The occupation by Australia’s earliest Indigenous people has now been pushed back to more than 50,000 years ago. The discovery was made in a remote cave on the Western Australia coast. The discovery provides the earliest direct dates for Aboriginal use of marine resources in Australia.
The dating of artifacts, sea, and land fauna from sites on Barrow Island provided the evidence that Aboriginal occupation of Australia dated back to a period between 46,200 and 51,100 thousand years.
These estimates push back the earliest dates now widely accepted for the first occupation of Australia. Lead archaeologist Professor Peter Veth said the findings provided unique evidence for the early and successful adaptation of Australian’s earliest Indigenous people to both coastal and desert landscapes of Australia:
“This site contains cultural materials clearly associated with dates in the order of 50,000 years.
“This pushes back the age of occupation from the previous and more conservative limit of 47,000 years ago. Even older dates are entirely plausible.”
The research provides new evidence that humans during the Late Pleistocene had adapted to the desert landscapes by using maritime resources for subsistence. Their findings were published in Quaternary Science Reviews.
Archaeologist Dr. Tiina Manne, who specializes in the analysis of animal remains from archaeological sites, explained that the antiquity of this site, along with its exceptionally well-preserved bone and shell, is unknown from other sites in northern Australia:
“Most archaeological sites in the north do not have food remains as they just don’t survive in harsh, tropical conditions.
“The animal remains from Barrow Island provided us with an incredible archive of local environmental change over a very long period of time, along with profound insights into how people adapted and responded to a new and ever-changing arid landscape.”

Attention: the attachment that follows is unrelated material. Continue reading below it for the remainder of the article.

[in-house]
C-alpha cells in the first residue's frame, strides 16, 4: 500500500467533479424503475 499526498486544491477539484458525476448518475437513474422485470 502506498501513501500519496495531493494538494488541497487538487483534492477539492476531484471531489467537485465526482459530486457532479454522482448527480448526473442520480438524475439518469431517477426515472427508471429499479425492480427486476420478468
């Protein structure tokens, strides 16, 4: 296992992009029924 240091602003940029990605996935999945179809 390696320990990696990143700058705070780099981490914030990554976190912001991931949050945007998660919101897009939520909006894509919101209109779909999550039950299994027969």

The fragments of shellfish were consumed 42,500 years ago representing the oldest marine dietary remains found in Australia. Four independent facilities were used to date a range of specimens, which included charcoal and shell.
The combined results of radiocarbon and optical luminescent dating provided largely consistent chronologies. Dr. Vladimir Levchenko, who supervised the radiocarbon dating, said in a statement:
“Prof Veth’s group, who carried out a field survey over three years, has helped to clarify our understanding of the behaviour of modern peoples who dispersed from Africa and reached Australia.
“This research strongly supports the theory that Aboriginal people, although living inland, were relying on the resources of the coast.
“Although the coastal areas where the first inhabitants of our continent lived now lie under water, the team located a site on a continental island that has proved to be remarkably rich.”
Barrow Island was once connected to the mainland by a land bridge until 6,800 years ago. Australian’s earliest indigenous occupation of the island was abandoned when sea level rose. Professor Veth said:
“The cave was used predominately as a hunting shelter between about 50,000 and 30,000 years ago before becoming a residential base for family groups after 10,000 years ago.
“It was abandoned by about 7,000 years ago when rising sea levels finally cut it off from the mainland.
“Remarkably, the early colonists of the now-submerged North West Shelf did not turn their back on the sea or remain coastally tethered, but rapidly adapted to the new marsupial animals and arid zone plants of the extensive maritime deserts of North West Australia.”
One of the largest excavation sites with stratified deposits was the 328-foot-long (100 m) Boodie Cave, where over 10,000 artifacts were recovered. The earliest deposits from the lowest level of the cave included burnt bone, shells, and stone artifacts. The researchers believe that foragers carried mollusks from the coast up to 12.4 miles (20 km) to the cave.
Through all periods of occupation, it was discovered that marine resources were transported to the cave in varying quantities, despite fluctuating sea levels and the dramatic extensions of the coastal plain. The limestone cave itself and the arid climate are credited in providing the excellent preservation of the archaeological deposits.
Like this article? Subscribe to our weekly email for more!